• Thirteenth step S226, the patient's anesthesia is reversed. The surgical hub 106, 206 can infer that the patient is emerging from the anesthesia based on the ventilator data (i.e., the patient's breathing rate begins increasing), for example.
  • Lastly, the fourteenth step S228 is that the medical personnel remove the various patient monitoring devices from the patient. The surgical hub 106, 206 can thus infer that the patient is being transferred to a recovery room when the hub loses EKG, BP, and other data from the patient monitoring devices. As can be seen from the description of this illustrative procedure, the surgical hub 106, 206 can determine or infer when each step of a given surgical procedure is taking place according to data received from the various data sources that are communicably coupled to the surgical hub 106, 206.
  • Situational awareness is further described in U.S. Provisional Patent Application Ser. No. 62/659,900, titled METHOD OF HUB COMMUNICATION, filed Apr. 19, 2018, which is herein incorporated by reference in its entirety. In certain instances, operation of a robotic surgical system, including the various robotic surgical systems disclosed herein, for example, can be controlled by the hub 106, 206 based on its situational awareness and/or feedback from the components thereof and/or based on information from the cloud 104.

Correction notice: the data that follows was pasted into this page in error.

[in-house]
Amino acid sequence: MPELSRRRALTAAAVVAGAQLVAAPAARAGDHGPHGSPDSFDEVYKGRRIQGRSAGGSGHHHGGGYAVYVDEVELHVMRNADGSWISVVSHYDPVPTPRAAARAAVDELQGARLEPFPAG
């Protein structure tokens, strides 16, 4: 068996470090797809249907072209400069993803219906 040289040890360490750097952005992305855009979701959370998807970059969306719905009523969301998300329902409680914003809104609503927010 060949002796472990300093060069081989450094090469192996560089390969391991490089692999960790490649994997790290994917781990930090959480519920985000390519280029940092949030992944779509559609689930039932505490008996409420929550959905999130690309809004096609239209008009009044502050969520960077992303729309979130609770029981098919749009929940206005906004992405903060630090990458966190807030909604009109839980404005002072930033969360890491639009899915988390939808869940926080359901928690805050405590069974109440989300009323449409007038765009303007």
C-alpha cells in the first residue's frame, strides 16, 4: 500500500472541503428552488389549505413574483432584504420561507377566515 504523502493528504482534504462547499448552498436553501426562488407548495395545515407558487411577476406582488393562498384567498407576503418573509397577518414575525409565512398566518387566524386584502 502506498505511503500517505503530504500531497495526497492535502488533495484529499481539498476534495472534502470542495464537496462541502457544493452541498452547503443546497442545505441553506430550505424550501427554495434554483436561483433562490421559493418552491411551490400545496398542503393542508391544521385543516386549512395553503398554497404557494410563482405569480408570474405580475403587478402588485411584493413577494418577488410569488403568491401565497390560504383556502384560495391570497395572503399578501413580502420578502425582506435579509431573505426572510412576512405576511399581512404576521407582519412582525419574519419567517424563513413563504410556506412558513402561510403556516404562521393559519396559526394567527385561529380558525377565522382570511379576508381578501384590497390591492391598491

• Data Manipulation, Analysis, and Storage
  • In various aspects, a surgical hub system can be configured to collect rich contextual data pertaining to the use of surgical devices that are connected to the system, providing a hierarchy of awareness for the surgical hub system.
  • Data Indexing and Storage
  • Various techniques are described herein for data transformation, validation, organization, and fusion.
  • One issue that arises in the surgical hub system context is how to fuse data from diverse and different sources into a common data set that is useful. For example, what solutions are available to fuse two types of data that are recorded at different sampling rates? Can systems be made to be sampled at a similar rate? Can one insert a timing signal into all data to assist in synchronizing the data sets? The solution selected for various applications can depend on the particular types of surgical devices that are collecting the data sets being fused and other such factors.